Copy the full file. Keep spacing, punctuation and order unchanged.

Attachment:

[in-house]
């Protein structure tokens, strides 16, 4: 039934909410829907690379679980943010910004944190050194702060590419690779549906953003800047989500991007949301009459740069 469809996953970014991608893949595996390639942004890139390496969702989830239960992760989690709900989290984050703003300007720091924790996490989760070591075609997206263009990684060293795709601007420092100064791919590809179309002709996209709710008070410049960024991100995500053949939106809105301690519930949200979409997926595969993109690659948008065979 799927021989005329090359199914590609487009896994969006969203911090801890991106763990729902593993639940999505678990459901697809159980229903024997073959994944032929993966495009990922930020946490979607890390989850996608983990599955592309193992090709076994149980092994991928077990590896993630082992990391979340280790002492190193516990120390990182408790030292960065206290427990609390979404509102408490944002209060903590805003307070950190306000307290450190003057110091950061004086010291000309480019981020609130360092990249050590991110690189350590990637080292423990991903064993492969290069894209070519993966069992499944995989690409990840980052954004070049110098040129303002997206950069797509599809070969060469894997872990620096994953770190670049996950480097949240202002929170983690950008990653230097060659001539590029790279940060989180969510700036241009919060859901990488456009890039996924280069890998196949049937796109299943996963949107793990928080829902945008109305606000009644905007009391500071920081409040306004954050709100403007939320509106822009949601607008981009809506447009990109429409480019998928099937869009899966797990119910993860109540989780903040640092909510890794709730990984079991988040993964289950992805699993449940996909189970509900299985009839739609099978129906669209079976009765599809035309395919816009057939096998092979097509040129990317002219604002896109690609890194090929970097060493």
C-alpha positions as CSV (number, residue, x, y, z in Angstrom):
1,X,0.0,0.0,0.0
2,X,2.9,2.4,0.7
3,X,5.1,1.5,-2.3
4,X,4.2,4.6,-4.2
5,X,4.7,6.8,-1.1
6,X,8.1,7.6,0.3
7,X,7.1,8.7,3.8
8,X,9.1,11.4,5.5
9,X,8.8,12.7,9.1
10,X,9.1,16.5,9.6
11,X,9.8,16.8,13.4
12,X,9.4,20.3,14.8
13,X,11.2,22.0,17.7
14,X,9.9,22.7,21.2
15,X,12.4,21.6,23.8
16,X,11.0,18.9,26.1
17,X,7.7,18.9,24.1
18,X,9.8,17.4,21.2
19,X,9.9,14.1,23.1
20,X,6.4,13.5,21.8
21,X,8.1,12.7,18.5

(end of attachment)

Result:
[in-house]
């Protein structure tokens, strides 16, 4: 039934909410829907690379679980943010910004944190050194702060590419690779549906953003800047989500991007949301009459740069 469809996953970014991608893949595996390639942004890139390496969702989830239960992760989690709900989290984050703003300007720091924790996490989760070591075609997206263009990684060293795709601007420092100064791919590809179309002709996209709710008070410049960024991100995500053949939106809105301690519930949200979409997926595969993109690659948008065979 799927021989005329090359199914590609487009896994969006969203911090801890991106763990729902593993639940999505678990459901697809159980229903024997073959994944032929993966495009990922930020946490979607890390989850996608983990599955592309193992090709076994149980092994991928077990590896993630082992990391979340280790002492190193516990120390990182408790030292960065206290427990609390979404509102408490944002209060903590805003307070950190306000307290450190003057110091950061004086010291000309480019981020609130360092990249050590991110690189350590990637080292423990991903064993492969290069894209070519993966069992499944995989690409990840980052954004070049110098040129303002997206950069797509599809070969060469894997872990620096994953770190670049996950480097949240202002929170983690950008990653230097060659001539590029790279940060989180969510700036241009919060859901990488456009890039996924280069890998196949049937796109299943996963949107793990928080829902945008109305606000009644905007009391500071920081409040306004954050709100403007939320509106822009949601607008981009809506447009990109429409480019998928099937869009899966797990119910993860109540989780903040640092909510890794709730990984079991988040993964289950992805699993449940996909189970509900299985009839739609099978129906669209079976009765599809035309395919816009057939096998092979097509040129990317002219604002896109690609890194090929970097060493």
C-alpha positions as CSV (number, residue, x, y, z in Angstrom):
1,X,0.0,0.0,0.0
2,X,2.9,2.4,0.7
3,X,5.1,1.5,-2.3
4,X,4.2,4.6,-4.2
5,X,4.7,6.8,-1.1
6,X,8.1,7.6,0.3
7,X,7.1,8.7,3.8
8,X,9.1,11.4,5.5
9,X,8.8,12.7,9.1
10,X,9.1,16.5,9.6
11,X,9.8,16.8,13.4
12,X,9.4,20.3,14.8
13,X,11.2,22.0,17.7
14,X,9.9,22.7,21.2
15,X,12.4,21.6,23.8
16,X,11.0,18.9,26.1
17,X,7.7,18.9,24.1
18,X,9.8,17.4,21.2
19,X,9.9,14.1,23.1
20,X,6.4,13.5,21.8
21,X,8.1,12.7,18.5